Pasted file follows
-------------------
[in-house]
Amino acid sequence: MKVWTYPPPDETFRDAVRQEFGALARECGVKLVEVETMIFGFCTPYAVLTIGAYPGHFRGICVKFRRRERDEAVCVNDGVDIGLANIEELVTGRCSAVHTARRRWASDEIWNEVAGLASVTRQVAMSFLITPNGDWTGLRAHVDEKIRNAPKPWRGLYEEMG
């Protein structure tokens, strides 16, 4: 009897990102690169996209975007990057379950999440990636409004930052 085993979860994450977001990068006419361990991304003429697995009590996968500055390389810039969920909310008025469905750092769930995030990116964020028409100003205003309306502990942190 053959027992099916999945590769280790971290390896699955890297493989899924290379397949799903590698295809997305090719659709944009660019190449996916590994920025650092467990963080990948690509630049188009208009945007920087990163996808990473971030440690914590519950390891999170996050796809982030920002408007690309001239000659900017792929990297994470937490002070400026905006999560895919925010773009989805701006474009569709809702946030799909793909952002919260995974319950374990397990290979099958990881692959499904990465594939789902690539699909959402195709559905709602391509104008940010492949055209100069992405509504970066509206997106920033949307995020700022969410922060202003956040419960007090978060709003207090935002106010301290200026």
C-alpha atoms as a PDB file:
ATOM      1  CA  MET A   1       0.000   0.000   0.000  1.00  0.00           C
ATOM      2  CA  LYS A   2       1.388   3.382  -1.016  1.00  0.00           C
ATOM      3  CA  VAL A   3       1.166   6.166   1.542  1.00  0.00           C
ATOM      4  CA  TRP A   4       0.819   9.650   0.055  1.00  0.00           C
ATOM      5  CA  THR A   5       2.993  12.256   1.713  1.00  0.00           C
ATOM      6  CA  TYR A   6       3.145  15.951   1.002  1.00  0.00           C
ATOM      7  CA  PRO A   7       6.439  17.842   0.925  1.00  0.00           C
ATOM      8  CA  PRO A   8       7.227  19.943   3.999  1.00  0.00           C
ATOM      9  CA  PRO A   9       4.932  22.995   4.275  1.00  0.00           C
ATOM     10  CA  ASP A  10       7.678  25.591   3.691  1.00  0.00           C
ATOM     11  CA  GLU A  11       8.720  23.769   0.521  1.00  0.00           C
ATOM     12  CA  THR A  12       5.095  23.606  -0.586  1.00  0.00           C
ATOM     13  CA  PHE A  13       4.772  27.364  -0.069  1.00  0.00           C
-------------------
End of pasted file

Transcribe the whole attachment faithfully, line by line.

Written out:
[in-house]
Amino acid sequence: MKVWTYPPPDETFRDAVRQEFGALARECGVKLVEVETMIFGFCTPYAVLTIGAYPGHFRGICVKFRRRERDEAVCVNDGVDIGLANIEELVTGRCSAVHTARRRWASDEIWNEVAGLASVTRQVAMSFLITPNGDWTGLRAHVDEKIRNAPKPWRGLYEEMG
């Protein structure tokens, strides 16, 4: 009897990102690169996209975007990057379950999440990636409004930052 085993979860994450977001990068006419361990991304003429697995009590996968500055390389810039969920909310008025469905750092769930995030990116964020028409100003205003309306502990942190 053959027992099916999945590769280790971290390896699955890297493989899924290379397949799903590698295809997305090719659709944009660019190449996916590994920025650092467990963080990948690509630049188009208009945007920087990163996808990473971030440690914590519950390891999170996050796809982030920002408007690309001239000659900017792929990297994470937490002070400026905006999560895919925010773009989805701006474009569709809702946030799909793909952002919260995974319950374990397990290979099958990881692959499904990465594939789902690539699909959402195709559905709602391509104008940010492949055209100069992405509504970066509206997106920033949307995020700022969410922060202003956040419960007090978060709003207090935002106010301290200026």
C-alpha atoms as a PDB file:
ATOM      1  CA  MET A   1       0.000   0.000   0.000  1.00  0.00           C
ATOM      2  CA  LYS A   2       1.388   3.382  -1.016  1.00  0.00           C
ATOM      3  CA  VAL A   3       1.166   6.166   1.542  1.00  0.00           C
ATOM      4  CA  TRP A   4       0.819   9.650   0.055  1.00  0.00           C
ATOM      5  CA  THR A   5       2.993  12.256   1.713  1.00  0.00           C
ATOM      6  CA  TYR A   6       3.145  15.951   1.002  1.00  0.00           C
ATOM      7  CA  PRO A   7       6.439  17.842   0.925  1.00  0.00           C
ATOM      8  CA  PRO A   8       7.227  19.943   3.999  1.00  0.00           C
ATOM      9  CA  PRO A   9       4.932  22.995   4.275  1.00  0.00           C
ATOM     10  CA  ASP A  10       7.678  25.591   3.691  1.00  0.00           C
ATOM     11  CA  GLU A  11       8.720  23.769   0.521  1.00  0.00           C
ATOM     12  CA  THR A  12       5.095  23.606  -0.586  1.00  0.00           C
ATOM     13  CA  PHE A  13       4.772  27.364  -0.069  1.00  0.00           C